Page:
By Ragna Johansen Tetamore
As the daughter of immigrant parents, I have often reflected on the secure values, family priorities and opportunities afforded by my heritage.
Fred Johansen, formerly Fridtjof Johansen Flem, immigrated to the US from the island of Flem near Alesund, Norway. He passed through Ellis Island at the age of 19 and settled in the Norwegian immigrant community of Bay Ridge, Brooklyn , in the late 1920’s. There he met and married Ruth Olsen, who came from Feda near Flekkefjord, Norway. Fred found work in the shipyards of the New York area until the depression. Because he had been raised in a small fishing community, he could handle boats and got a job on the Erie Canal. This necessitated being away months at a time when first married, leaving Ruth to raise the children. Being near other immigrants proved invaluable for help and support.
The older children in the family spoke Norwegian and learned most of the Christmas Carols and other songs in that language. When the oldest child was 4, Mom decided it was time to learn English and that meant playing outside. Imagine her chagrin when the doorbell rang and she heard her children say “Shut up and get out of here”. However, by the time they were ready for school, they had an adequate English vocabulary.
AS young children we were accustomed at Christmas for our parents to receive packages of salted and preserved foods and other goodies from grandparents in Norway. Of course, this, as well as all communication stopped when Norway became an occupied country during World War II. Pearl Harbor brought more insecurities to those who were not citizens. Mom applied for citizenship as soon as she could. Dad had to go down to the draftboard with 5 birth certificates of his children, the youngest being 3 months old, and his credentials for piloting ships in New York harbor. Before the war he had been able to get work on the tugboats and lost no time in getting his licenses. During the war years he worked long hours getting the troops in and out of the harbor. He loved this challenging work which he did until he retired at the age of 66. He was recognized for being instrumental in putting out a fire on one of the ships in the harbor.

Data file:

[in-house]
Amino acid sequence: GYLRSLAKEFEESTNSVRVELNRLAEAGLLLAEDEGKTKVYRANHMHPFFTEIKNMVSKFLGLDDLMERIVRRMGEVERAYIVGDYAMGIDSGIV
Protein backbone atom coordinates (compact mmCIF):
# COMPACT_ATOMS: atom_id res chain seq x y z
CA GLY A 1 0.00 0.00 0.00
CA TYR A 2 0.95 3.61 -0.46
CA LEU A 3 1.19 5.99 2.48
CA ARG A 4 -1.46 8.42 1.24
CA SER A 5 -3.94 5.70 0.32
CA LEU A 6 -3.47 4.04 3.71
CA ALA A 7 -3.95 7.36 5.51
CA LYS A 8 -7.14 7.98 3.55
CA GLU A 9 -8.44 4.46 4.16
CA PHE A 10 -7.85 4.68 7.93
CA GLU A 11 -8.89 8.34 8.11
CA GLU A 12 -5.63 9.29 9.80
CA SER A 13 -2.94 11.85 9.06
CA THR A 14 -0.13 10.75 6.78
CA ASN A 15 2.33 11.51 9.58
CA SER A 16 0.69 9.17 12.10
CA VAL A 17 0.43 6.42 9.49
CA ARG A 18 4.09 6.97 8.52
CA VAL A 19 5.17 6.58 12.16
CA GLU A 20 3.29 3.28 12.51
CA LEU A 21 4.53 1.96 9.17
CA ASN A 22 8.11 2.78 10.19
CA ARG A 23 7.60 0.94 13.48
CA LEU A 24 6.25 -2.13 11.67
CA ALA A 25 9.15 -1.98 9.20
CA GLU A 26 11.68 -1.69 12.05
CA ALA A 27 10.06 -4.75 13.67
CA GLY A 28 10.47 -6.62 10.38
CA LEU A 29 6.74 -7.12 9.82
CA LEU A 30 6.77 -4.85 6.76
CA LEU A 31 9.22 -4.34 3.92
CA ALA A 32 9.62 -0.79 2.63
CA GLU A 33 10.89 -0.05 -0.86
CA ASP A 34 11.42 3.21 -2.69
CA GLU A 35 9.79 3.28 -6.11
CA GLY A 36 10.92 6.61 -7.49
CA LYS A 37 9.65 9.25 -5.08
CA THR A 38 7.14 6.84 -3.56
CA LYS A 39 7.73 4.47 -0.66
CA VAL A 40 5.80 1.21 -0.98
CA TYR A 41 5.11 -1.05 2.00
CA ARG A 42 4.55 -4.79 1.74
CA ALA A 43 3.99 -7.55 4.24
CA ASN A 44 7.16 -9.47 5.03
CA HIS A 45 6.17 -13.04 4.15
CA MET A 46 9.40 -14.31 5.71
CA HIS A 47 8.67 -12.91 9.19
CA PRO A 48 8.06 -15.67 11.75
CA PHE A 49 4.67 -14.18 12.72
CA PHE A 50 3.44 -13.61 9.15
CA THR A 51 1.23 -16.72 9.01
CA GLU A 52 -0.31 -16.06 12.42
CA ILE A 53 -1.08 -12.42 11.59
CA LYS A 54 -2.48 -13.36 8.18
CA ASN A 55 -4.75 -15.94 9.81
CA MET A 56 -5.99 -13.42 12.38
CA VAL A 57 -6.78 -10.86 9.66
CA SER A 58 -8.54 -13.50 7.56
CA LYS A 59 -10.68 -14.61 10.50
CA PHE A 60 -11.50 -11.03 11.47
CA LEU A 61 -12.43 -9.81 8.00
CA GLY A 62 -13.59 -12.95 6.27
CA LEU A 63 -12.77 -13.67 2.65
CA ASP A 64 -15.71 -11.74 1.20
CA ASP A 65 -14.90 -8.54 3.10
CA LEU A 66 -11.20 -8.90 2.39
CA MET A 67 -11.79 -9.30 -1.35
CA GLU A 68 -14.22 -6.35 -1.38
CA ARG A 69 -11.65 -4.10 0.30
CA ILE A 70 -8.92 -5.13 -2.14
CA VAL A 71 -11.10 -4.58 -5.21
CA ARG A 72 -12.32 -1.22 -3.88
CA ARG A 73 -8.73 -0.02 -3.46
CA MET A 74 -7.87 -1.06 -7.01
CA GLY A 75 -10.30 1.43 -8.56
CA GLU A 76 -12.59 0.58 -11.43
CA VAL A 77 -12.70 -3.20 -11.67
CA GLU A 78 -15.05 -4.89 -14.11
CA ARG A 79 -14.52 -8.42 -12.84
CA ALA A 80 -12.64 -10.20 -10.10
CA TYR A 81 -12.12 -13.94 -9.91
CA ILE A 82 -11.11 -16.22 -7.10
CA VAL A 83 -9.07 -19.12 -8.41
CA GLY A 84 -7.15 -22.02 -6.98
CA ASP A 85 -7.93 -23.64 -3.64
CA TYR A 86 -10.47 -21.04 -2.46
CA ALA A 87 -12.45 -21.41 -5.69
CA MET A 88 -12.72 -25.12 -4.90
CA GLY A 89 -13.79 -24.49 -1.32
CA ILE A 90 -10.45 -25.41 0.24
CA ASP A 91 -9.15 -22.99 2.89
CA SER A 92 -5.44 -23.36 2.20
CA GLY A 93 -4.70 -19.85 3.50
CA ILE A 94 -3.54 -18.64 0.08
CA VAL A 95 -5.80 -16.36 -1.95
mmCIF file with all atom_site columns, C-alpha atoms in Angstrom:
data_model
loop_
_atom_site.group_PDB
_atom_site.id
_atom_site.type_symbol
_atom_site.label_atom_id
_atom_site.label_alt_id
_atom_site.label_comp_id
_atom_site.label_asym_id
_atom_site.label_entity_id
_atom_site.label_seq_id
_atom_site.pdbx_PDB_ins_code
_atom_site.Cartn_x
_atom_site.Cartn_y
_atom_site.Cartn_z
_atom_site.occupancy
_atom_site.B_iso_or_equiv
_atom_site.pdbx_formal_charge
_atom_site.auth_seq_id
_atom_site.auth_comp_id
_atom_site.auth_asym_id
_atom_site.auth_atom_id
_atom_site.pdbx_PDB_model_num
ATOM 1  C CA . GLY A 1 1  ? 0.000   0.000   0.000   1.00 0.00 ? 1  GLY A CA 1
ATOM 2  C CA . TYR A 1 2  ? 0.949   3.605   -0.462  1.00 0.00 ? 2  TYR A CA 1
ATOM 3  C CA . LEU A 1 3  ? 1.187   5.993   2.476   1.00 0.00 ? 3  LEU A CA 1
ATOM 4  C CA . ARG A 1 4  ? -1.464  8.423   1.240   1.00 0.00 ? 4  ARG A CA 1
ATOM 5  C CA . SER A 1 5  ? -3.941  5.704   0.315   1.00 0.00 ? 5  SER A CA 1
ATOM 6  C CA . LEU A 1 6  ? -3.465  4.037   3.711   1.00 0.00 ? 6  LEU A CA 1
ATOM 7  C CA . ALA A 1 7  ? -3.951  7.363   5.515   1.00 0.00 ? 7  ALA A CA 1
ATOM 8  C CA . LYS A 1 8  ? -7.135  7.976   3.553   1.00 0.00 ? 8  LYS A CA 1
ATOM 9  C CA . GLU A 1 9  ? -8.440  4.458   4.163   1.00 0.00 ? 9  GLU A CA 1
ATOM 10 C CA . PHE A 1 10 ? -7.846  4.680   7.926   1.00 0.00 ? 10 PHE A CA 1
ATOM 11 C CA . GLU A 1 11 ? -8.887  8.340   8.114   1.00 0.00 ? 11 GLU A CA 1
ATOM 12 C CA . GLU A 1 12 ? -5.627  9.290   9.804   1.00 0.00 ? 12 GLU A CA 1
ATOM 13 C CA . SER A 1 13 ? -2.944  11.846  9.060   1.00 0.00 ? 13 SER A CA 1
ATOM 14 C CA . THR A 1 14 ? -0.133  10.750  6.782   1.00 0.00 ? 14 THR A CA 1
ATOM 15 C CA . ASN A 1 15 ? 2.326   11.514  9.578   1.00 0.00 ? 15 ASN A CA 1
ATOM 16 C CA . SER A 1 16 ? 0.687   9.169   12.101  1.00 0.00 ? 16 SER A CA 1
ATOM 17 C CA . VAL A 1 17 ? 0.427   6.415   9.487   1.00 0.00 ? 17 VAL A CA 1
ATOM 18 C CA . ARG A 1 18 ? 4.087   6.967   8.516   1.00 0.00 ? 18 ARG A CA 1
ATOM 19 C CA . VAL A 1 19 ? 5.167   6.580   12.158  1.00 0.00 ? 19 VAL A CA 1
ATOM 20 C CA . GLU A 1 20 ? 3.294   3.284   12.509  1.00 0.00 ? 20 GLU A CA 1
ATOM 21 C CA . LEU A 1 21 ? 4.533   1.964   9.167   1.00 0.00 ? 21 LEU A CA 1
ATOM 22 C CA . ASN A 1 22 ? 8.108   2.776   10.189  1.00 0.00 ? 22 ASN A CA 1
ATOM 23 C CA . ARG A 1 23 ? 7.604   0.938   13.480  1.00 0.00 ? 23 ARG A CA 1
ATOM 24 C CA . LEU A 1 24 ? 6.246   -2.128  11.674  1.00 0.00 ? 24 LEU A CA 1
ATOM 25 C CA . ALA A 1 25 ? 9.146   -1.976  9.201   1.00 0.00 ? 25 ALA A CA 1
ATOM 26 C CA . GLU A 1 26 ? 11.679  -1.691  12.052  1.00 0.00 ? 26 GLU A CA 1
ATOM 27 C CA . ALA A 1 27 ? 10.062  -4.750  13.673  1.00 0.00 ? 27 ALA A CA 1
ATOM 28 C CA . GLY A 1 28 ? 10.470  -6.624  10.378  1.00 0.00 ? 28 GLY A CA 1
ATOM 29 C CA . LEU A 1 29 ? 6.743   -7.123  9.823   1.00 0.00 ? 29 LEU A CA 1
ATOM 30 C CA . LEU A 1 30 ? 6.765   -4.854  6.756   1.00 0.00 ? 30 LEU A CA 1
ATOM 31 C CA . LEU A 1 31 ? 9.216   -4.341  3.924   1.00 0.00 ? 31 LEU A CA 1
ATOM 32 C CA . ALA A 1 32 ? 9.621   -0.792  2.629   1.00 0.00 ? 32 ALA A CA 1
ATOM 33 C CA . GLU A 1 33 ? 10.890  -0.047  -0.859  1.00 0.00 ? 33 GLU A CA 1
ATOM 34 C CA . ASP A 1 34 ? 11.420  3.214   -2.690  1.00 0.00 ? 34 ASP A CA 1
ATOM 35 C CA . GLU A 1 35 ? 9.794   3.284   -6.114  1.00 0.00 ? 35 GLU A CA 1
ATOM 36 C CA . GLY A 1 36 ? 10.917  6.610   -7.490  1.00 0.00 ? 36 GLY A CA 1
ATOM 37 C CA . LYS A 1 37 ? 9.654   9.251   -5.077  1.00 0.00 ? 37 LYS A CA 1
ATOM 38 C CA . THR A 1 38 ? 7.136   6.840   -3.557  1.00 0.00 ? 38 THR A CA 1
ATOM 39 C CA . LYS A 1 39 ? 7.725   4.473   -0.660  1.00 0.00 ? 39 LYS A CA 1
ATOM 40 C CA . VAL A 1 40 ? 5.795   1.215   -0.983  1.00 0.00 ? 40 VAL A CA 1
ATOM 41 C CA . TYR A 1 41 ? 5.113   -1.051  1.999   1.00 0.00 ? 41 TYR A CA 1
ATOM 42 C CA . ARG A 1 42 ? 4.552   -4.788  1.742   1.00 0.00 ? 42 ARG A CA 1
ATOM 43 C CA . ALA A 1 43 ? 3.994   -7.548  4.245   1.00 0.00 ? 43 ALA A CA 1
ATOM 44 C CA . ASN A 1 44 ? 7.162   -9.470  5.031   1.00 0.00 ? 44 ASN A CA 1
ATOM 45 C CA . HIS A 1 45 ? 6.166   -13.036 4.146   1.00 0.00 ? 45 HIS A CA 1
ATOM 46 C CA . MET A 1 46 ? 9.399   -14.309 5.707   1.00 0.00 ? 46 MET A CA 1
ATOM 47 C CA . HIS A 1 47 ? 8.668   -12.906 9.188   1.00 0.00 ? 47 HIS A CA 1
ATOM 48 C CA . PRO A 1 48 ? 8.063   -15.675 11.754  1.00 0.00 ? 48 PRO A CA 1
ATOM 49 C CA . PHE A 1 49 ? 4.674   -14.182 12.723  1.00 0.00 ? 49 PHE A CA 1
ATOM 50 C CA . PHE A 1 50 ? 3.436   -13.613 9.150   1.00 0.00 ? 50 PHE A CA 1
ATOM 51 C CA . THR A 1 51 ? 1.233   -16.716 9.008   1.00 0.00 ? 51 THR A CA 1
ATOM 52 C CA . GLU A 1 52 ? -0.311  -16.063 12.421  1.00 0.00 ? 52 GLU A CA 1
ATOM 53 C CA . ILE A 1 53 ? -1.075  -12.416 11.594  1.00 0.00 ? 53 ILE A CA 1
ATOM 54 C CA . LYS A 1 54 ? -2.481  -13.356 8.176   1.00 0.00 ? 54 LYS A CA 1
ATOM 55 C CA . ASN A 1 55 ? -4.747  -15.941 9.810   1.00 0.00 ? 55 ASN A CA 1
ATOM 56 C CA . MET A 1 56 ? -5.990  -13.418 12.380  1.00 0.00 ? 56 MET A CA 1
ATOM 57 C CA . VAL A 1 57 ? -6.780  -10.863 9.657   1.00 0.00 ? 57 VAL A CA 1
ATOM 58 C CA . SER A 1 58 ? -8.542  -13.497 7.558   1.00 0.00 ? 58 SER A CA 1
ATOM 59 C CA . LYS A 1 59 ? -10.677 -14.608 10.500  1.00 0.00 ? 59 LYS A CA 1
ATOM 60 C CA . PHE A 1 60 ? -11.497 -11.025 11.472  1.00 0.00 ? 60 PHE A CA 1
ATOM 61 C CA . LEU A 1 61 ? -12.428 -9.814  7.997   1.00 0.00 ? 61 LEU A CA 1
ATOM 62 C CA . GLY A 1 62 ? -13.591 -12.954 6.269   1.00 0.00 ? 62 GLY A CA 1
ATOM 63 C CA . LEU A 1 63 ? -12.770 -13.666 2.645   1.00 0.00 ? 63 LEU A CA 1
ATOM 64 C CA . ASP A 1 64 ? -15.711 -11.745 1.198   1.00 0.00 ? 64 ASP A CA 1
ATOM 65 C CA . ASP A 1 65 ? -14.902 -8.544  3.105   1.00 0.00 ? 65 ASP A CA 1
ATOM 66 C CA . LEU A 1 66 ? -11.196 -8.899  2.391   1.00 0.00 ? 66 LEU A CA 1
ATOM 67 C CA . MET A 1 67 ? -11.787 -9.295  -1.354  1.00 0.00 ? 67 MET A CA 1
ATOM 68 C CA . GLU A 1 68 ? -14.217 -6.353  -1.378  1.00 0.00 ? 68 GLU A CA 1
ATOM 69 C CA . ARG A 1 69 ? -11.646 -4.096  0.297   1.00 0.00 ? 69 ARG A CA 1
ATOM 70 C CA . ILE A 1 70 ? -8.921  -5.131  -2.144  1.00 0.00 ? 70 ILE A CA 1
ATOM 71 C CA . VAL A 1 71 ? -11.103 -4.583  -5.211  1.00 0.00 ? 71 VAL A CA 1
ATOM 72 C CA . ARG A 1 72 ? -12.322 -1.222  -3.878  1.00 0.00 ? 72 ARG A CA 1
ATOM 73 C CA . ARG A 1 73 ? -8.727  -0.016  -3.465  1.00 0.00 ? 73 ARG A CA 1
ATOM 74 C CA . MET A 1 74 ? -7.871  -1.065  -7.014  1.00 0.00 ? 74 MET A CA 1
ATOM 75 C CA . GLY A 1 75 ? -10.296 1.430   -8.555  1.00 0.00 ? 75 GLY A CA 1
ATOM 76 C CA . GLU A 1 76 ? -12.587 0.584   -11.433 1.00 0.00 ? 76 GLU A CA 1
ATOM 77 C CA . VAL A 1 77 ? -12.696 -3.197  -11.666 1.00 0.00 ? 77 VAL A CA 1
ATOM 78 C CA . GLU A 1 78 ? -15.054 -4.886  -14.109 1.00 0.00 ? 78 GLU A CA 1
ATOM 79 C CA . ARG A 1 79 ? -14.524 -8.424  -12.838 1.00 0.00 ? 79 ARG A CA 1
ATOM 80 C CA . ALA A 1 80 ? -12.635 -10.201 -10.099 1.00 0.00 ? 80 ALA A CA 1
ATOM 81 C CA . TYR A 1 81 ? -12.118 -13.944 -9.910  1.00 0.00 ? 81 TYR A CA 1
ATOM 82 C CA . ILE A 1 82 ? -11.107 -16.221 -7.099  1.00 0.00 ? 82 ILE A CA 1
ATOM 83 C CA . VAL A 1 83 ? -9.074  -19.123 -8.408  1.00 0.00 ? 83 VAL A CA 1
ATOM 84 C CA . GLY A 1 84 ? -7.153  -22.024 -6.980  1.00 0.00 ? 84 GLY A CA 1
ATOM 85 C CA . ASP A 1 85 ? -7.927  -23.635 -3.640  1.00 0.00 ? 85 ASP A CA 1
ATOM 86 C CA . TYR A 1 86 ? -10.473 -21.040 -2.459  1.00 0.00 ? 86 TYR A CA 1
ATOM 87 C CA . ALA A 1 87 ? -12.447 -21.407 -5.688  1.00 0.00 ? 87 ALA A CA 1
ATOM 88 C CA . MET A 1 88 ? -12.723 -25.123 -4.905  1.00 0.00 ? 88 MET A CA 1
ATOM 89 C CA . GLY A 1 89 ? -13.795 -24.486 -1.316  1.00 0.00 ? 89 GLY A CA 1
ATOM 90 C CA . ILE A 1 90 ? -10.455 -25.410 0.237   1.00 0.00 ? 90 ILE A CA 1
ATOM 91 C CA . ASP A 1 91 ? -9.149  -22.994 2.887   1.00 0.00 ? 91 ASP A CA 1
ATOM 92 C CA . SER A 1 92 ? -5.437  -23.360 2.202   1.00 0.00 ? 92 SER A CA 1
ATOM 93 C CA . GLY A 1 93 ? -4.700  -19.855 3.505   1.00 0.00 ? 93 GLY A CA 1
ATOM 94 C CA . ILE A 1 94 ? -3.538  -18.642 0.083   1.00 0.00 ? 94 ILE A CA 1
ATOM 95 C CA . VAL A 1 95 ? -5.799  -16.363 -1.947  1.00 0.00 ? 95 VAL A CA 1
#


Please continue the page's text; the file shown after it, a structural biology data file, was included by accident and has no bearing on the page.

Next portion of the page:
Until the war my parents had always considered returning to Norway, hence most of their children had Norwegian names. As the war continued they realized this might never become a reality and that they probably would never see their parents again. Mom got word through the Red Cross that her father had passed away. Dad found out that his parents were gone, when the war was over.
In 1942, a group of Norwegian immigrants from Brooklyn, including my parents, bought property in Succasunna, New Jersey and built summer homes. As soon as school was out my parents traveled with their 5 children by train and then by taxi to the house. One child carried a goldfish bowl, another turtles and the younger ones a toy or a doll. We managed fine without electricity, plumbing and other conveniences. Later some of the families moved there year-round, but we stayed in Brooklyn because of Dad’s work on the harbor.
These immigrants did not have very many luxuries, but they always seemed to have enough to give their children music lessons. My brother and I, at age 6 and 7, took the 8th Ave trolley to piano lessons by ourselves.
My parents had made the Norwegian Evangelical Free Church (59th) their home church. As the children of these bilingual families were growing up , the parents went to the Norwegian service and their children to the English service at church. Most Norwegian families sent their children to Confirmation class. In the late 40’s it was not unusual for Confirmation classes to have 80 students.
Immigrant parents usually wanted their children to do better than they had done and to have the education they lacked. Without realizing it, I took a teaching position in the same town on Long Island where my mother had been a servant girl when she first came to this country.
In the early 60’s, my parents with some of their six children, returned for a visit to Norway. It was a special time of reunion for my parents, but it was also the first time they had met the in-laws and their children. My father’s family rented a bus so that all could be included. That was the first of many trips by our family and their’s , especially for weddings and special occasions.
Ragna Johansen Tetamore
109 Seminole Terrace
Mt. Bethel, Pa.18343-6150